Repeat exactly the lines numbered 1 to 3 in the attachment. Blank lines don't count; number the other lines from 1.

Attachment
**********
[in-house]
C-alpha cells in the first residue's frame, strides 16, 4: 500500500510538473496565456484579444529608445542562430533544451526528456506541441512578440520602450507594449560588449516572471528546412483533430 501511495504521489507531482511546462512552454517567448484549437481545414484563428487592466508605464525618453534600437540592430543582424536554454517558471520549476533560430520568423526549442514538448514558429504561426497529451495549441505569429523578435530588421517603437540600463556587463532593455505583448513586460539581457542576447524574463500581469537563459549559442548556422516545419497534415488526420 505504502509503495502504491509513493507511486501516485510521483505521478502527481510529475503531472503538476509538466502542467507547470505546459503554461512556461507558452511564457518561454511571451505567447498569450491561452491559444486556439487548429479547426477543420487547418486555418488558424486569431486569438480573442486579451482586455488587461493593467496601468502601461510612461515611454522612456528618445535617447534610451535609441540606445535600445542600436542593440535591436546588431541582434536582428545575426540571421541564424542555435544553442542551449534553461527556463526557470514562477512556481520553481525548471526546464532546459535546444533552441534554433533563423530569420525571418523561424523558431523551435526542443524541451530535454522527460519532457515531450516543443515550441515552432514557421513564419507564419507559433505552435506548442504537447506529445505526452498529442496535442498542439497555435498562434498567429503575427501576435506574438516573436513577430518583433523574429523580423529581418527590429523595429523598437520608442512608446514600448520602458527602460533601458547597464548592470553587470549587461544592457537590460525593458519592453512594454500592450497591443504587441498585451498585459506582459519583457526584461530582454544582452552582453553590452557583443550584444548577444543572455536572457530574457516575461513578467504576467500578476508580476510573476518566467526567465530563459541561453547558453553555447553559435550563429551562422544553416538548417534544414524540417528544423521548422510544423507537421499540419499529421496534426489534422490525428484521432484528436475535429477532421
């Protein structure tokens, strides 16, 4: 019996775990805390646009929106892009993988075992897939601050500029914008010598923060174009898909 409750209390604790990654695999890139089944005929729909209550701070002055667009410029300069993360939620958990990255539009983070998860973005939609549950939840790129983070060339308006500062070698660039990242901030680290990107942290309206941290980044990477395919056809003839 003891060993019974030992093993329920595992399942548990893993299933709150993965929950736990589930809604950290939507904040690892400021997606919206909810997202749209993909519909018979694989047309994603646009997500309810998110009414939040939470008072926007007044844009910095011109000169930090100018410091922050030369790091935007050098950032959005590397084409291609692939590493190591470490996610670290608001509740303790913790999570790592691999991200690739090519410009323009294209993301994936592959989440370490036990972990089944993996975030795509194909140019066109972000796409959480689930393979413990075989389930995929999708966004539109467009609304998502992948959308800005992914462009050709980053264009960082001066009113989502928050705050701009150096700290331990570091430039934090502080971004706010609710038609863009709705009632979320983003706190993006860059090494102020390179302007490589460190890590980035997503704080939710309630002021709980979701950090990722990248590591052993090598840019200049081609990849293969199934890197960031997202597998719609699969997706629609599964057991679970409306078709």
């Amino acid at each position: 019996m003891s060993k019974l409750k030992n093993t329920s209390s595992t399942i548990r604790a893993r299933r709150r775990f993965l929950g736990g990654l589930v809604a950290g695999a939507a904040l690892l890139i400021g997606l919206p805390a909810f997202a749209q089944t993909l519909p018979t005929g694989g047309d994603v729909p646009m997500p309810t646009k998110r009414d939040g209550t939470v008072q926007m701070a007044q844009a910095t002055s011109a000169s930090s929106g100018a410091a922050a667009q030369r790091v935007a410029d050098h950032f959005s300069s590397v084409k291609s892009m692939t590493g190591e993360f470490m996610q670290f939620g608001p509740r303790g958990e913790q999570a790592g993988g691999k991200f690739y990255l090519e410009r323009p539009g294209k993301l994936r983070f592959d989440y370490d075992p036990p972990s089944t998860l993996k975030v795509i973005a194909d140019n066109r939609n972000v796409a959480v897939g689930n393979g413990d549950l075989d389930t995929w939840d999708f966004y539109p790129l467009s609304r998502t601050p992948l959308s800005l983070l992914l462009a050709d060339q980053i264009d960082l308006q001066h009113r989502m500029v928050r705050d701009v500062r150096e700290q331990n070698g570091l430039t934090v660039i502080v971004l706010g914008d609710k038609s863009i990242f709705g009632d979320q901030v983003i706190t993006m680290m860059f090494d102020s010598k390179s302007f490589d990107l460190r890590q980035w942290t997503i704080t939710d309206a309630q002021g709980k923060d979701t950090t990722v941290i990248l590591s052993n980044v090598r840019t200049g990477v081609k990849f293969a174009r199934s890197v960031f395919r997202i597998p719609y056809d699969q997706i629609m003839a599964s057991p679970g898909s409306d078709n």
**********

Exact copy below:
[in-house]
C-alpha cells in the first residue's frame, strides 16, 4: 500500500510538473496565456484579444529608445542562430533544451526528456506541441512578440520602450507594449560588449516572471528546412483533430 501511495504521489507531482511546462512552454517567448484549437481545414484563428487592466508605464525618453534600437540592430543582424536554454517558471520549476533560430520568423526549442514538448514558429504561426497529451495549441505569429523578435530588421517603437540600463556587463532593455505583448513586460539581457542576447524574463500581469537563459549559442548556422516545419497534415488526420 505504502509503495502504491509513493507511486501516485510521483505521478502527481510529475503531472503538476509538466502542467507547470505546459503554461512556461507558452511564457518561454511571451505567447498569450491561452491559444486556439487548429479547426477543420487547418486555418488558424486569431486569438480573442486579451482586455488587461493593467496601468502601461510612461515611454522612456528618445535617447534610451535609441540606445535600445542600436542593440535591436546588431541582434536582428545575426540571421541564424542555435544553442542551449534553461527556463526557470514562477512556481520553481525548471526546464532546459535546444533552441534554433533563423530569420525571418523561424523558431523551435526542443524541451530535454522527460519532457515531450516543443515550441515552432514557421513564419507564419507559433505552435506548442504537447506529445505526452498529442496535442498542439497555435498562434498567429503575427501576435506574438516573436513577430518583433523574429523580423529581418527590429523595429523598437520608442512608446514600448520602458527602460533601458547597464548592470553587470549587461544592457537590460525593458519592453512594454500592450497591443504587441498585451498585459506582459519583457526584461530582454544582452552582453553590452557583443550584444548577444543572455536572457530574457516575461513578467504576467500578476508580476510573476518566467526567465530563459541561453547558453553555447553559435550563429551562422544553416538548417534544414524540417528544423521548422510544423507537421499540419499529421496534426489534422490525428484521432484528436475535429477532421
């Protein structure tokens, strides 16, 4: 019996775990805390646009929106892009993988075992897939601050500029914008010598923060174009898909 409750209390604790990654695999890139089944005929729909209550701070002055667009410029300069993360939620958990990255539009983070998860973005939609549950939840790129983070060339308006500062070698660039990242901030680290990107942290309206941290980044990477395919056809003839 003891060993019974030992093993329920595992399942548990893993299933709150993965929950736990589930809604950290939507904040690892400021997606919206909810997202749209993909519909018979694989047309994603646009997500309810998110009414939040939470008072926007007044844009910095011109000169930090100018410091922050030369790091935007050098950032959005590397084409291609692939590493190591470490996610670290608001509740303790913790999570790592691999991200690739090519410009323009294209993301994936592959989440370490036990972990089944993996975030795509194909140019066109972000796409959480689930393979413990075989389930995929999708966004539109467009609304998502992948959308800005992914462009050709980053264009960082001066009113989502928050705050701009150096700290331990570091430039934090502080971004706010609710038609863009709705009632979320983003706190993006860059090494102020390179302007490589460190890590980035997503704080939710309630002021709980979701950090990722990248590591052993090598840019200049081609990849293969199934890197960031997202597998719609699969997706629609599964057991679970409306078709």